Tertiary Strategy To Be Key Tool
Tertiary Strategy To Be Key Tool In Reformed System
New Zealand’s first ever strategy to explicitly connect learning and research in the tertiary education system with the nation’s economic and social development needs has been released in draft today.
The Draft Tertiary Education Strategy, 2002/07 sets a new direction and policy framework for New Zealand’s entire post-secondary school education and training system (comprising adult and community education, industry training, foundation education, tertiary education institutions and private training establishments). It ‘connects’ teaching and research by tertiary providers with New Zealand’s national development goals. When finalised following consultation, the Strategy will be used by the new Tertiary Education Commission to assist in setting funding priorities and reporting requirements.
Steve Maharey said New Zealand needs a tertiary system that is outwardly focused on the world, able to meet the nation’s future development needs and is distinctively ‘New Zealand’ in its style and tone.
“Our tertiary education system contains many talented people who have the skills and capabilities to make a major contribution to New Zealand’s economic and social development. However at present the system as a whole does not have the capability to deliver the lift in human capital development and research needed.
“We will not achieve our national development goals without strong links between the tertiary system and our society and economy.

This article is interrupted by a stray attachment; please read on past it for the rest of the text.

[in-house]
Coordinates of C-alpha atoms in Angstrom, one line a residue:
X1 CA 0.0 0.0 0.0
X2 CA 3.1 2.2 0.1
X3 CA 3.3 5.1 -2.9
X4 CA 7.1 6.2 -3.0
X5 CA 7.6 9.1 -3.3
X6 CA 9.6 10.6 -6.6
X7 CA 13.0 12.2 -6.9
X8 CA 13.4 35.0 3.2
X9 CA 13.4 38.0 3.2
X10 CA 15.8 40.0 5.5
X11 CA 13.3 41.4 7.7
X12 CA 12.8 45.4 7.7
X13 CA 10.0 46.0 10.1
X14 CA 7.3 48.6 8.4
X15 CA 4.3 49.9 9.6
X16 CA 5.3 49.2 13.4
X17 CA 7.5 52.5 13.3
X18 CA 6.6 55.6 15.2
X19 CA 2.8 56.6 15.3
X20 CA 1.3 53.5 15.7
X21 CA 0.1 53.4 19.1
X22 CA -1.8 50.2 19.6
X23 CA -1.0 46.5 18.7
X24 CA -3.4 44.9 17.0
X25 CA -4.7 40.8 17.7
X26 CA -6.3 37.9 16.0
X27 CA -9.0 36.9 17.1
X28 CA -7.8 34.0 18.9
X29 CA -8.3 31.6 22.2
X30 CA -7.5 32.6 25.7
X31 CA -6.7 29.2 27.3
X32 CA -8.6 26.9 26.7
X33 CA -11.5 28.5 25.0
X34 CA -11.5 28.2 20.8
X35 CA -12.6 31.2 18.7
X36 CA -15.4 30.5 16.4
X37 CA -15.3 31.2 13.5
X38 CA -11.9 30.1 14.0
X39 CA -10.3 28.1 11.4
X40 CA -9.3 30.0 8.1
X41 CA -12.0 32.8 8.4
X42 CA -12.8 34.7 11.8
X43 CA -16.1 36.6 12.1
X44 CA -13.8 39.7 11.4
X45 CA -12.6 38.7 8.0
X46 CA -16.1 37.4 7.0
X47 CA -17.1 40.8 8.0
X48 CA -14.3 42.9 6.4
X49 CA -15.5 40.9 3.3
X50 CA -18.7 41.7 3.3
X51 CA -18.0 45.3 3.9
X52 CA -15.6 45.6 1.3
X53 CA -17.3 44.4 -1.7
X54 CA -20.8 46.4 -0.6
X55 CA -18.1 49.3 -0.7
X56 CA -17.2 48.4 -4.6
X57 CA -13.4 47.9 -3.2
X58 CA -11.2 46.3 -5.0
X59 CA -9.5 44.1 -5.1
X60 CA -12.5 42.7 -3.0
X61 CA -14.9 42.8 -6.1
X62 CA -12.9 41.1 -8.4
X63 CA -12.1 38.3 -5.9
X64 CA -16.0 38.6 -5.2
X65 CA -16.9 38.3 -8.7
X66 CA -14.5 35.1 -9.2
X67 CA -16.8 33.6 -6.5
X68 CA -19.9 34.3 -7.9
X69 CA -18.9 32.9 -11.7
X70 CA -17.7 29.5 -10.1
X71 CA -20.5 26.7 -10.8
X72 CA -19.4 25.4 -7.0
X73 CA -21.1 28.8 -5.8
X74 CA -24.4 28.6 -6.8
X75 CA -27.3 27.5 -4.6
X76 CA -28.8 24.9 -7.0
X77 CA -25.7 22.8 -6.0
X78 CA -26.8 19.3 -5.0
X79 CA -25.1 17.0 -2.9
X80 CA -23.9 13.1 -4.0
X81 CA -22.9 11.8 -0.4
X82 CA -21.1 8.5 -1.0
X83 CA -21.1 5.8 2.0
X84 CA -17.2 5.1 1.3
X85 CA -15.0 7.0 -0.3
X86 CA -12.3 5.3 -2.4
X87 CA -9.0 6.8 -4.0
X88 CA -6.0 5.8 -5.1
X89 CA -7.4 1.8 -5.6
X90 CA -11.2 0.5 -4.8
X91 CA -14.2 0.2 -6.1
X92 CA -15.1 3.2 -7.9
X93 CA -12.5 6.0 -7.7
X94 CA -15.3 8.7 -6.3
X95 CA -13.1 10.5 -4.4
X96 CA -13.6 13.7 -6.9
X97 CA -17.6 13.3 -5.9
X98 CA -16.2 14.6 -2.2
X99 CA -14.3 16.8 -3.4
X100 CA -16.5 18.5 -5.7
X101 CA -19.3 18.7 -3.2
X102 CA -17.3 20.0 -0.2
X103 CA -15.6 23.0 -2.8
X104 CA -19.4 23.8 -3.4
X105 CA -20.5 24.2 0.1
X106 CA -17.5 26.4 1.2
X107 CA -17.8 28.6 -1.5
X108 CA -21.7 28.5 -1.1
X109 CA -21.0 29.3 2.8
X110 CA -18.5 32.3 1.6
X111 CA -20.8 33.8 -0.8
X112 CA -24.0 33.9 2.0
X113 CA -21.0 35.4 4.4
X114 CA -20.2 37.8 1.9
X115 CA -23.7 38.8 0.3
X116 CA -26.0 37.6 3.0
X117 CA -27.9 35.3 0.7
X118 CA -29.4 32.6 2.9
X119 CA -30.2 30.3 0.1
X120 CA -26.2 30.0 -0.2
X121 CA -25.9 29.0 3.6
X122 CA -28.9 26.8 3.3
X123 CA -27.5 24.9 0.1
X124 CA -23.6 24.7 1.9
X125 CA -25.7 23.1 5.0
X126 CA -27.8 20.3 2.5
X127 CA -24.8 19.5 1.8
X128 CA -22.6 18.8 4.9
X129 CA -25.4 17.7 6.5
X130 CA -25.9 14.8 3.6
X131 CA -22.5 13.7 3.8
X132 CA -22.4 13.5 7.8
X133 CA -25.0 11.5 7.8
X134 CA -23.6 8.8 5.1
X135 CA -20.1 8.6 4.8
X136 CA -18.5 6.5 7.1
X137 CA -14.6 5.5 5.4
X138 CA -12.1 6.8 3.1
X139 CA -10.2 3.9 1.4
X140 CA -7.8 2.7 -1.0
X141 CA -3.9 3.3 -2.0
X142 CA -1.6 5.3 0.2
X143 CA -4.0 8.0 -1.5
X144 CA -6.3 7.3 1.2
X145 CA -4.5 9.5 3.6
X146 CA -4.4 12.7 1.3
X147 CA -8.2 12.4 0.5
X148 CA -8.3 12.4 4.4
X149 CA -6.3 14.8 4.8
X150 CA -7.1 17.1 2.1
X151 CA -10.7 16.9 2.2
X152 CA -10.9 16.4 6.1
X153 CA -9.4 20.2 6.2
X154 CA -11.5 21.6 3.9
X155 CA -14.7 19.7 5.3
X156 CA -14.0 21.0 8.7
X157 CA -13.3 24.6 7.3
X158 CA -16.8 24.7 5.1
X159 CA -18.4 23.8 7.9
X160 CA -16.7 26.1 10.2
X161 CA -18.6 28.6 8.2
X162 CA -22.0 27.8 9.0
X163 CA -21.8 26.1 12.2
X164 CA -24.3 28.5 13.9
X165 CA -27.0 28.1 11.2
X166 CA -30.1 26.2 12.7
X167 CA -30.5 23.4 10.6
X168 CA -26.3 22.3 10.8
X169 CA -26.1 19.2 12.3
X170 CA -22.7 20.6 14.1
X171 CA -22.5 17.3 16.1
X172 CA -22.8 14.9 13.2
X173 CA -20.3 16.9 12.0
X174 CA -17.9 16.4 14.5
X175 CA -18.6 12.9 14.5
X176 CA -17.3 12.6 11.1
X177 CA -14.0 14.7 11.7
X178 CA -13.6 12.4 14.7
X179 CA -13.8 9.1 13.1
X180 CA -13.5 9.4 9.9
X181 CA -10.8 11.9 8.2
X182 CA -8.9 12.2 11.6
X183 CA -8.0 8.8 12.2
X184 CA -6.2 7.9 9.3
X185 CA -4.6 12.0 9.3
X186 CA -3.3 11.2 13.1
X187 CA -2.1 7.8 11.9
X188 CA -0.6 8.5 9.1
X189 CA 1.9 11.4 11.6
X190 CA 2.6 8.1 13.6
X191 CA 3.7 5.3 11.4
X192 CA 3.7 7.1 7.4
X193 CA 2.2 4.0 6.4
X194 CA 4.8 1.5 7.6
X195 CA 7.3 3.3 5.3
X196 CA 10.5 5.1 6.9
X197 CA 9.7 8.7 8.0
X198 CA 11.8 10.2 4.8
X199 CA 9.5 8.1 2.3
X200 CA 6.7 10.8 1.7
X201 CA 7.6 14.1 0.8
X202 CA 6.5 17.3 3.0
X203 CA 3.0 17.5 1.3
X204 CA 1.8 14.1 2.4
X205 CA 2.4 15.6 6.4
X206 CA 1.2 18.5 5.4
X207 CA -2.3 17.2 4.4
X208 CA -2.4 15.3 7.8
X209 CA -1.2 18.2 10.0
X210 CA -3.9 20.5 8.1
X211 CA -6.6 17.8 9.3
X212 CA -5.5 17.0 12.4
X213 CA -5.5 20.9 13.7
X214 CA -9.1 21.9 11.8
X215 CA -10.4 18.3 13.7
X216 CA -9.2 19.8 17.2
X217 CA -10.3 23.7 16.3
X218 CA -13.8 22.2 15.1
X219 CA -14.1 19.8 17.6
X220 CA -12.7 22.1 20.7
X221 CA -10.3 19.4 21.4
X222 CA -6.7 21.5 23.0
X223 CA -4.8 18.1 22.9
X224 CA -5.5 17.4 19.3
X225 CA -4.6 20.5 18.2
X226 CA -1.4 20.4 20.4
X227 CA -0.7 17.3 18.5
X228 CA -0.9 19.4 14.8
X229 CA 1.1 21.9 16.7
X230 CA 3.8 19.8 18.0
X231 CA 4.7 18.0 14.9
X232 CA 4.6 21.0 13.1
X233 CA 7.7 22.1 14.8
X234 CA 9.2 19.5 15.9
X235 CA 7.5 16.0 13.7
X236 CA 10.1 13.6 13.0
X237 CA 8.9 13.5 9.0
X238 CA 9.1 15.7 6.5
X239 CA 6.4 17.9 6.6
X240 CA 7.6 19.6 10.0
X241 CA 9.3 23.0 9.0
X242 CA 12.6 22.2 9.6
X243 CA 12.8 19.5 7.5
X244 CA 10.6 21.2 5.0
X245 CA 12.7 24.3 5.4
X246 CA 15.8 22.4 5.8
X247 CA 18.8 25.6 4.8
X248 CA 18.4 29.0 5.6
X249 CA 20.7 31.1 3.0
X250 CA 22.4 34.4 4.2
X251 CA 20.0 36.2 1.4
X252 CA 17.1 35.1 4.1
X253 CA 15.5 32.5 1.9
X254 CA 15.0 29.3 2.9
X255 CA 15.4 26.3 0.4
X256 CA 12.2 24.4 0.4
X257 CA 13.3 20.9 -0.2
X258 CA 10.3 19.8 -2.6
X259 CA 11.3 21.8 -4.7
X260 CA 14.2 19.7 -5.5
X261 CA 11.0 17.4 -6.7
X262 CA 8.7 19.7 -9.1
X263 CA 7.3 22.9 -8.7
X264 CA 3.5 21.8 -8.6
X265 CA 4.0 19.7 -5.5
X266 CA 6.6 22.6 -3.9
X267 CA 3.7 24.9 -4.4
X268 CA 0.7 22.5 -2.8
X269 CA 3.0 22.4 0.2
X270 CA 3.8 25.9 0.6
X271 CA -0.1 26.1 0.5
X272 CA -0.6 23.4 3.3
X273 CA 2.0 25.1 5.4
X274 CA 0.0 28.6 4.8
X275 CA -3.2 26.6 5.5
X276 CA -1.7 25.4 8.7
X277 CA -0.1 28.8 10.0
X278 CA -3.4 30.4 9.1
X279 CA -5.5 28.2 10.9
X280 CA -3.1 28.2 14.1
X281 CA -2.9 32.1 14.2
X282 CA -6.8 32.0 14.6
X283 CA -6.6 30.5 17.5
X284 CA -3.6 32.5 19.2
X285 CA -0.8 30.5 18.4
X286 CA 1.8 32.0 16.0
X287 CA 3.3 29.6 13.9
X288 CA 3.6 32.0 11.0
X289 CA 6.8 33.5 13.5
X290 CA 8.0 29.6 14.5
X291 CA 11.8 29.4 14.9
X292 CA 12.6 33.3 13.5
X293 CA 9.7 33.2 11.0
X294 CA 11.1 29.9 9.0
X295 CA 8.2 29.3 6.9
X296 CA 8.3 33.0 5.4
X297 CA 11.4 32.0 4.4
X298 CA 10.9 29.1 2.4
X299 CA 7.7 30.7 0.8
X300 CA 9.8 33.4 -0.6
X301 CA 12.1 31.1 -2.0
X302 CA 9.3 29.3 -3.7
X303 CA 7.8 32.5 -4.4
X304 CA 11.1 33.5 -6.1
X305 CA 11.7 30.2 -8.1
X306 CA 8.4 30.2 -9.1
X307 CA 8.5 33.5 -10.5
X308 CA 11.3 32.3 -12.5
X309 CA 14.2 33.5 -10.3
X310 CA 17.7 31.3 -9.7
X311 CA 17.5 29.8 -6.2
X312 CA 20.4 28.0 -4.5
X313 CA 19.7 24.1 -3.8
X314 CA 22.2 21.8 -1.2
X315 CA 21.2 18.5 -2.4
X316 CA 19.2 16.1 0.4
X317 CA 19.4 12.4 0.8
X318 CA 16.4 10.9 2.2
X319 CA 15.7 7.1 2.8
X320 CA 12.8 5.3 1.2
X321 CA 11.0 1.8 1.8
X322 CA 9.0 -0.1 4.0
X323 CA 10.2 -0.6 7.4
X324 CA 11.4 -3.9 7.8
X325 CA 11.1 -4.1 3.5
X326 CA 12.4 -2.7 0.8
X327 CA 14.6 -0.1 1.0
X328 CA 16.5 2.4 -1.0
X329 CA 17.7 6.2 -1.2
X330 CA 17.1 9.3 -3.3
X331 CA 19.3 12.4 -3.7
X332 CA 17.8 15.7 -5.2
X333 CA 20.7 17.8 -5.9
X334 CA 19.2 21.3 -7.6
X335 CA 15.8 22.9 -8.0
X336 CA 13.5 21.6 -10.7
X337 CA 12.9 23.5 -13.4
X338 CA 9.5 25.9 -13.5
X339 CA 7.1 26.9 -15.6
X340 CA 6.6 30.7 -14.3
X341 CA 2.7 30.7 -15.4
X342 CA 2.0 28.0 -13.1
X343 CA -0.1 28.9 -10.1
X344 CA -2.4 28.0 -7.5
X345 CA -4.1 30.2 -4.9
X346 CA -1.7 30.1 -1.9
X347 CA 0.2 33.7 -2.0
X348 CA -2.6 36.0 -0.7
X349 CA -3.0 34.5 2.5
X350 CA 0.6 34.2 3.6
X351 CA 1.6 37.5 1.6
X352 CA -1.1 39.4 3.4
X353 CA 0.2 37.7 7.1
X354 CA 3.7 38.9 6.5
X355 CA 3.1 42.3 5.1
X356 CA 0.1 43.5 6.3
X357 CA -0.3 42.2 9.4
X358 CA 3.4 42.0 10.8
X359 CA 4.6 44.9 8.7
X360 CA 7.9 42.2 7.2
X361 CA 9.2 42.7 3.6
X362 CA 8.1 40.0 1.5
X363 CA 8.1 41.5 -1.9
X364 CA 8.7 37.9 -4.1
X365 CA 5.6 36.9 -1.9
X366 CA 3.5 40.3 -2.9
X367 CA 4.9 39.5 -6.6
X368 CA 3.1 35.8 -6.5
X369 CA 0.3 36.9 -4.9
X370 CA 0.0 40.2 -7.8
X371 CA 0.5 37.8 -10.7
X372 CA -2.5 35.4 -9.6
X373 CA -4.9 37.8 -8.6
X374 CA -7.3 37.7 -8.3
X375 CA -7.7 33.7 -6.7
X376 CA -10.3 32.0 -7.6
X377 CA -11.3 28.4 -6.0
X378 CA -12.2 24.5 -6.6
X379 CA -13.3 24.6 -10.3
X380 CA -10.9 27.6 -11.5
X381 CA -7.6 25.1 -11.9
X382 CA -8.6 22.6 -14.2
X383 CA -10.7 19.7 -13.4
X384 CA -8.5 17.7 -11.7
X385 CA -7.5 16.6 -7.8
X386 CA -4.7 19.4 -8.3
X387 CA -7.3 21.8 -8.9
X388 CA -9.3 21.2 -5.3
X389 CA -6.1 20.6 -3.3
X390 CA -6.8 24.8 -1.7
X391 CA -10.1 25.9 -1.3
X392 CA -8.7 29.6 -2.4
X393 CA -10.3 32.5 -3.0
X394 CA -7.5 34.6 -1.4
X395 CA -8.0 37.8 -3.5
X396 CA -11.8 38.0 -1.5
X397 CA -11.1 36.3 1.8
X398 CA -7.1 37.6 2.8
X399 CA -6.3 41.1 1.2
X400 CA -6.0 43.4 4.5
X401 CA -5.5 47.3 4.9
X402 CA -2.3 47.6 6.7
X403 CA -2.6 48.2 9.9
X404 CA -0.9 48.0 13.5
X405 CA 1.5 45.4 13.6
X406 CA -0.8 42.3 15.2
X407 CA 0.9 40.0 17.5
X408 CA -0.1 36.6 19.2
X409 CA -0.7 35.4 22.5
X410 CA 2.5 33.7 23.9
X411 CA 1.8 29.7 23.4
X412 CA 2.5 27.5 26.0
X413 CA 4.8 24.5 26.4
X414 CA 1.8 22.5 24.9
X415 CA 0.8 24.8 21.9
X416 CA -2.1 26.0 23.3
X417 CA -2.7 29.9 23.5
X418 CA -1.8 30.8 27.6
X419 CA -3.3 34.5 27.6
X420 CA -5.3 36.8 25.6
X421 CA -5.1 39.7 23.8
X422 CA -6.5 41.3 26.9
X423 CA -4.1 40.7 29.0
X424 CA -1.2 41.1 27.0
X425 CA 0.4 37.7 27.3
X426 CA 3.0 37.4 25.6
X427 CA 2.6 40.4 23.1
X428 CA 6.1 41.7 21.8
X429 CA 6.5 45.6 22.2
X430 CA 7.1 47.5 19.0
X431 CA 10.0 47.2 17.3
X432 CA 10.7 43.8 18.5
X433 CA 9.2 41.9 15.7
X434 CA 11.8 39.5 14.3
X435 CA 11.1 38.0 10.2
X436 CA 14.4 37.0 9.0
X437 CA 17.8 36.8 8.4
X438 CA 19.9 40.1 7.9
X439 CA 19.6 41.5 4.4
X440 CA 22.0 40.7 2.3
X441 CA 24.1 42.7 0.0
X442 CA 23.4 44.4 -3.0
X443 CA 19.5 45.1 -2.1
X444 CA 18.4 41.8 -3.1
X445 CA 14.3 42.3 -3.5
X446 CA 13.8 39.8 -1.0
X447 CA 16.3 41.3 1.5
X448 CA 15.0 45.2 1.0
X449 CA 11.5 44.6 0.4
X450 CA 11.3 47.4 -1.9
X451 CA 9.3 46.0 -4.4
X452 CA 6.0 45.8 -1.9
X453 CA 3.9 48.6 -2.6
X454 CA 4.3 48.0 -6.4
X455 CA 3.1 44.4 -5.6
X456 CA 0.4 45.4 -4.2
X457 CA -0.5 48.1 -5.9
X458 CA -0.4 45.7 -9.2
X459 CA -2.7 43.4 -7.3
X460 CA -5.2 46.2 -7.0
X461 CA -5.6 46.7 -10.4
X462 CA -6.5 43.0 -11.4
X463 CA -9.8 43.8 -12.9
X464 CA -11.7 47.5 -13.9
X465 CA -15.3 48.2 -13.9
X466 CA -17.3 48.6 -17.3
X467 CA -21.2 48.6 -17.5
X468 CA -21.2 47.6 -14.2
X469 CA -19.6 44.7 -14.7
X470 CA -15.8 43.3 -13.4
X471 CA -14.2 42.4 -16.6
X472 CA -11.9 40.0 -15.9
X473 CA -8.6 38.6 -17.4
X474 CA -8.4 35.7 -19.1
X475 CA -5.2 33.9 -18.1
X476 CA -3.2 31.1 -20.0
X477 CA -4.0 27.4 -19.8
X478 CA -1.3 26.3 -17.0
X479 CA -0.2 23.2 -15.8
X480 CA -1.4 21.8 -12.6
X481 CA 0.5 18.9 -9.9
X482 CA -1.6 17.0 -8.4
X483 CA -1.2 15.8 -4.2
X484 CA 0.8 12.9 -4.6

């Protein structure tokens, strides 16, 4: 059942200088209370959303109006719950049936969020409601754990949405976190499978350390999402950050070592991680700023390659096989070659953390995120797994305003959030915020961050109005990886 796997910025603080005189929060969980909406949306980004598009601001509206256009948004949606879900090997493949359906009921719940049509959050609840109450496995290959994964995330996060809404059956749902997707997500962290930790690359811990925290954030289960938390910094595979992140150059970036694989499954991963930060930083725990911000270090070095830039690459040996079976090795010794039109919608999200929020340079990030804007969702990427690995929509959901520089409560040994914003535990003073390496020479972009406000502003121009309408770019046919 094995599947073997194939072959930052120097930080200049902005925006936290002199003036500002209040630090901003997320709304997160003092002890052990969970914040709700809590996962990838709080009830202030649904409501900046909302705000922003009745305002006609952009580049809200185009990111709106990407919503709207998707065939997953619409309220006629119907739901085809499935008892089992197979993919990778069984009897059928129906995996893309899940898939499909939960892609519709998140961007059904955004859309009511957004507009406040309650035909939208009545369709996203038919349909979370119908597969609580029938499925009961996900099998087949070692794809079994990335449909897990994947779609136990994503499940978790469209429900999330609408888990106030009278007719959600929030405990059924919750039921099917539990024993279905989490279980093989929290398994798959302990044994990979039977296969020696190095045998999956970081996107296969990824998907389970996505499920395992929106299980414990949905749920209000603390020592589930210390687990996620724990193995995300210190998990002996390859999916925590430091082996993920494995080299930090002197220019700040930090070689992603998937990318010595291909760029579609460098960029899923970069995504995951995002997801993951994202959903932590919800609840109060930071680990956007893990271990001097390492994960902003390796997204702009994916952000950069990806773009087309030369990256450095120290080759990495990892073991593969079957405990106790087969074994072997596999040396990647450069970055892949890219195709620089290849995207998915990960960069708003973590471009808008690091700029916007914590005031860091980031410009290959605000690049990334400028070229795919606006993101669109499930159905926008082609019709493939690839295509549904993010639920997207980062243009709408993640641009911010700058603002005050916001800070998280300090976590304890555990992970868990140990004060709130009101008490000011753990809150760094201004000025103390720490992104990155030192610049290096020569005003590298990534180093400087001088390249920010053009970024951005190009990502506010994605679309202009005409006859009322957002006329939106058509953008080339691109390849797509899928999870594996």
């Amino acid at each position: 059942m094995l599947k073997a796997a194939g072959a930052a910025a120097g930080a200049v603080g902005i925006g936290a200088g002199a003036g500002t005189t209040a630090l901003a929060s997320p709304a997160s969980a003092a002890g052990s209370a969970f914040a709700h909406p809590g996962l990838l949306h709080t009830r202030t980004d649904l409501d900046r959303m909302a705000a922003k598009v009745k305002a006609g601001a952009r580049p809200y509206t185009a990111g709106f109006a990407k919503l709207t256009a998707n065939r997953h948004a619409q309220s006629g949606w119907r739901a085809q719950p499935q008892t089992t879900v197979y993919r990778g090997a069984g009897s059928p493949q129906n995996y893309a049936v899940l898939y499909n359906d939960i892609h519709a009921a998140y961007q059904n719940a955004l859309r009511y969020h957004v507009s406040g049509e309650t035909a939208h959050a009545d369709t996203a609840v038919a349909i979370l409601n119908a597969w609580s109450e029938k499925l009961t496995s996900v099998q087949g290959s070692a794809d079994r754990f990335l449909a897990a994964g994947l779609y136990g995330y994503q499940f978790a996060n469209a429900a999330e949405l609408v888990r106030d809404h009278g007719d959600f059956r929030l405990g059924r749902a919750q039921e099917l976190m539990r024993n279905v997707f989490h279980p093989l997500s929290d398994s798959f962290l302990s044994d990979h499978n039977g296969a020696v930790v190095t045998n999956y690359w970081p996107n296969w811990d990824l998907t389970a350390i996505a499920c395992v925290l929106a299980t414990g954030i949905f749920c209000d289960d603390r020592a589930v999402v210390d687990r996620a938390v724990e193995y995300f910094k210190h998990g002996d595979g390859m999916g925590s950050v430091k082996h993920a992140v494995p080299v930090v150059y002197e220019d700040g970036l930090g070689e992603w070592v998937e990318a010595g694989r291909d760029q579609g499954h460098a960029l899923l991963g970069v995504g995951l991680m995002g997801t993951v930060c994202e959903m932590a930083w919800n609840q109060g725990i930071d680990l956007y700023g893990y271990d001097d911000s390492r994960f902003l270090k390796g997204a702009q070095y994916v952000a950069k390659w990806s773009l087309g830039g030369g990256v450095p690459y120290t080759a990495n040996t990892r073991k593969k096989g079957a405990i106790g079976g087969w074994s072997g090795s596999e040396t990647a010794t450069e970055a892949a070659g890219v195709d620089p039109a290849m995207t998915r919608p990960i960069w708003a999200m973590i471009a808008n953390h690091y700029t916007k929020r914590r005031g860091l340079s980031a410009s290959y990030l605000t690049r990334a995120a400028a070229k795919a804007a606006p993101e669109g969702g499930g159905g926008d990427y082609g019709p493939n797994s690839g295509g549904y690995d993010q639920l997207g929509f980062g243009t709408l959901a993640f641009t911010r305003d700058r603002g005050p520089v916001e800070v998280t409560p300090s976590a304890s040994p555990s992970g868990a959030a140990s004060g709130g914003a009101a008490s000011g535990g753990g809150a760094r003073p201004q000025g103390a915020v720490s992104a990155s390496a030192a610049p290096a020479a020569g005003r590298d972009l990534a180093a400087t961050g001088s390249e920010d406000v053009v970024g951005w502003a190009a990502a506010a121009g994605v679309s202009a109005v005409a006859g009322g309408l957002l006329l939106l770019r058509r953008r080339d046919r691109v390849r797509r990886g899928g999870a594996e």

Education Strategy will be the process that will empower
those outside the tertiary system to define their skill and
knowledge needs. It is the key tool that will:
achieve greater alignment between the outcomes of tertiary education and the achievement of national goals;
enable tertiary education to be more quickly shaped by national directions and priorities;
ensure learner needs are met, and there is continual improvement of quality; and, as a result of the above,
improve the cost-effectiveness of the system and deliver an increased return on our nation’s $1.5 billion plus annual investment.
“The draft Strategy is being issued today for public consultation. It represents the government’s ‘first cut’ and ‘high level’ proposals on the priorities and strategies for the next five years. Submissions close on it on 28 February 2002. The finalised Strategy will be issued in April 2002.
“This will in turn lead to a Statement of Tertiary Education Priorities, an annual document provided for under the Tertiary Education Reform Bill now before Parliament. The Statement will provide the basis for the Tertiary Education Commission ro apply the new desirability test for funding.
“The government is very clear that it cannot develop effective policy in this area alone and we are seeking active engagement over the next few months to ensure that the finalised Strategy will achieve the changes our system needs,” Steve Maharey said.